# Extrapolation formula for numerical derivative

Derive the extrapolation formula and show its error converges to zero more rapidly than does the error of (*).

Please see the attachment for the formula.

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## SOLUTION This solution is **FREE** courtesy of BrainMass!

If f(x) is twice differentiable, we have:

f(x+h) = f(x) + h f'(x) + h^2/2 f''(x) + o(h^2) (1)

where the "little o" error term o(h^2) denotes a function that goes to zero for h to zero, faster than h^2: For every epsilon > 0 there exists a delta>0 such that:

|o(h^2)| < epsilon h^2 when |h| < delta.

If f(x) is 3 times differentiable then we know that o(h^2) will be proportional to h^3, but we don't need to make that asssumption here. From (1) it follows that:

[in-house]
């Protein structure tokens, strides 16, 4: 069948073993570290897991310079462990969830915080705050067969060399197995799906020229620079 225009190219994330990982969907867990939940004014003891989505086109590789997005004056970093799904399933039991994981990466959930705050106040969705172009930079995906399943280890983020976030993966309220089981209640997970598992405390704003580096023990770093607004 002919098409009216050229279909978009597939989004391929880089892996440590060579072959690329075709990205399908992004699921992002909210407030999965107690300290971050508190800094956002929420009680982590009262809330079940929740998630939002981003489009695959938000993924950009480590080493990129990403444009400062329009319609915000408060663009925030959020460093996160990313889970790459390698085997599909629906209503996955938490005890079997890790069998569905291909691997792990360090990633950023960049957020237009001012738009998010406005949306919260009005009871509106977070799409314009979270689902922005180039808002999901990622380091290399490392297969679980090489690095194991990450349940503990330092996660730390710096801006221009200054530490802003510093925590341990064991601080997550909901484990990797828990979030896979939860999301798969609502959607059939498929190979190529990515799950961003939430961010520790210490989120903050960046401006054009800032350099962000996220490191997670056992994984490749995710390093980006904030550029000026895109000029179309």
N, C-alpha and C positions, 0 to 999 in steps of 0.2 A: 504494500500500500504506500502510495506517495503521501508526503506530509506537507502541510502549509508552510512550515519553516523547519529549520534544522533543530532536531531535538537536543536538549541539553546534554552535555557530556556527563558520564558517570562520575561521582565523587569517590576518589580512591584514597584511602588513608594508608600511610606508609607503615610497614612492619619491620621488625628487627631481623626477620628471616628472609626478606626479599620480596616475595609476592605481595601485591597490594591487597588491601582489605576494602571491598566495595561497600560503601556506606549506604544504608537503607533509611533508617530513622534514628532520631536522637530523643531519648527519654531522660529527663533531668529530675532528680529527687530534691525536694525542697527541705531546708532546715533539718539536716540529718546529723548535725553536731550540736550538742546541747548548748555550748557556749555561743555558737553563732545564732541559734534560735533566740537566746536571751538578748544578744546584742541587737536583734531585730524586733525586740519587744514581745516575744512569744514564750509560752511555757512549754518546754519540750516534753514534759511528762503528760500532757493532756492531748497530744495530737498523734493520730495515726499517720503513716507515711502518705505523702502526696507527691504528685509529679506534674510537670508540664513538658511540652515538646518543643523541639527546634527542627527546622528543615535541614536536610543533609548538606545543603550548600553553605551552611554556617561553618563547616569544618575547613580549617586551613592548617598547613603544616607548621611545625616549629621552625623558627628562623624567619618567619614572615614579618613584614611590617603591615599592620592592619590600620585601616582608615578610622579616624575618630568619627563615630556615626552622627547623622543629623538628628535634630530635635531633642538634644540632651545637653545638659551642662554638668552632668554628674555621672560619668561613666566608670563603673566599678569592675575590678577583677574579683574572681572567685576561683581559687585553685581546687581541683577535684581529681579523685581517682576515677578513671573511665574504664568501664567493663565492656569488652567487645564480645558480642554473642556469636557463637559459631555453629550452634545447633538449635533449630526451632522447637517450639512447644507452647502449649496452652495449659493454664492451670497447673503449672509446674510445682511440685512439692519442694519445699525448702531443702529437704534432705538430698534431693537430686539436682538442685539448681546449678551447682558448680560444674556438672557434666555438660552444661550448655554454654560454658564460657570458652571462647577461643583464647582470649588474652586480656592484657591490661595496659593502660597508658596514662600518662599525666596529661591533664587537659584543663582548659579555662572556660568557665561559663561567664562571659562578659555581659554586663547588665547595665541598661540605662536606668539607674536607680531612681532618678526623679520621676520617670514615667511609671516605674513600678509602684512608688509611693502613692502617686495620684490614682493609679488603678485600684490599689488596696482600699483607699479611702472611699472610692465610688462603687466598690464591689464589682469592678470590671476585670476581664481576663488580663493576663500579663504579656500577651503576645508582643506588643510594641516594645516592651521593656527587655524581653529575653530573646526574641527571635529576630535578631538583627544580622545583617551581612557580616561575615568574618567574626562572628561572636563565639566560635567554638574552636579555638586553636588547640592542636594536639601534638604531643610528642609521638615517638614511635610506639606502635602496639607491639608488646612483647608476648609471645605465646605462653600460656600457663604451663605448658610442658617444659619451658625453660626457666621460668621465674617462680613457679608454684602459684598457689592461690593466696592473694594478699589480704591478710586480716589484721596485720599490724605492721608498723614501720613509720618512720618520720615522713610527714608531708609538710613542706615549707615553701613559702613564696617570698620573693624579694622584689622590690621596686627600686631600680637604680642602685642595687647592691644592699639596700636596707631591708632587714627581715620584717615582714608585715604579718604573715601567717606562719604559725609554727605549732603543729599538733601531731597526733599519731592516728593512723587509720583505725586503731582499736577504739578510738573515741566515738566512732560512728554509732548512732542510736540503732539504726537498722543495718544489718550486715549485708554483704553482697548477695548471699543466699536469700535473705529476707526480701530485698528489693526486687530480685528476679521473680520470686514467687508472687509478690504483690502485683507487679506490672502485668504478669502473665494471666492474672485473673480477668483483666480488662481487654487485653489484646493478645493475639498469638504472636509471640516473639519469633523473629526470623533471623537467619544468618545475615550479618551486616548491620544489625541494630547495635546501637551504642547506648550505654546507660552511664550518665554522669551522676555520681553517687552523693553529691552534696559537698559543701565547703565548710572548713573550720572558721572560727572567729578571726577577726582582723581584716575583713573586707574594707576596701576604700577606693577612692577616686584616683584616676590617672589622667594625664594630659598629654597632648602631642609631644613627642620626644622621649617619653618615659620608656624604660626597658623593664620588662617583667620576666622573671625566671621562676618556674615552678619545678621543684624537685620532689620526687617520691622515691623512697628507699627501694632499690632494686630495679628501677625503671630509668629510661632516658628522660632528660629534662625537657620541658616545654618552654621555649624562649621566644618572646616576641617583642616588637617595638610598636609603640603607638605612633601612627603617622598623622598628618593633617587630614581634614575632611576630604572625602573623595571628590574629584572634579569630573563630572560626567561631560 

D_h f(x) = [f(x+h) - f(x)]/h = f'(x) + h/2 f''(x) + o(h) (2)

where o(h) is, analogous to o(h^2), a term that goes to zero faster than any term proportional to h. Due to the presence of the term h/2 f''(x), the error in D_hf(x) as an estimate of the derivative is thus of order h (this is denoted in the big O notation as O(h), which means a term that goes to zero if h goes to zero as a constant times h). We can get rid of the contribution of h/2 f''(x) in this error as follows. If we make h twice as large, this term becomes twice as large, so if we take 2 times D_h minus D_{2h}, this term cancels:

2 D_h f(x) - D_{2h}f(x) = f'(x) + o(h)

We see that the error has been reduced to o(h), i.e. a term that goes to zero faster than anything that is proportional to h.

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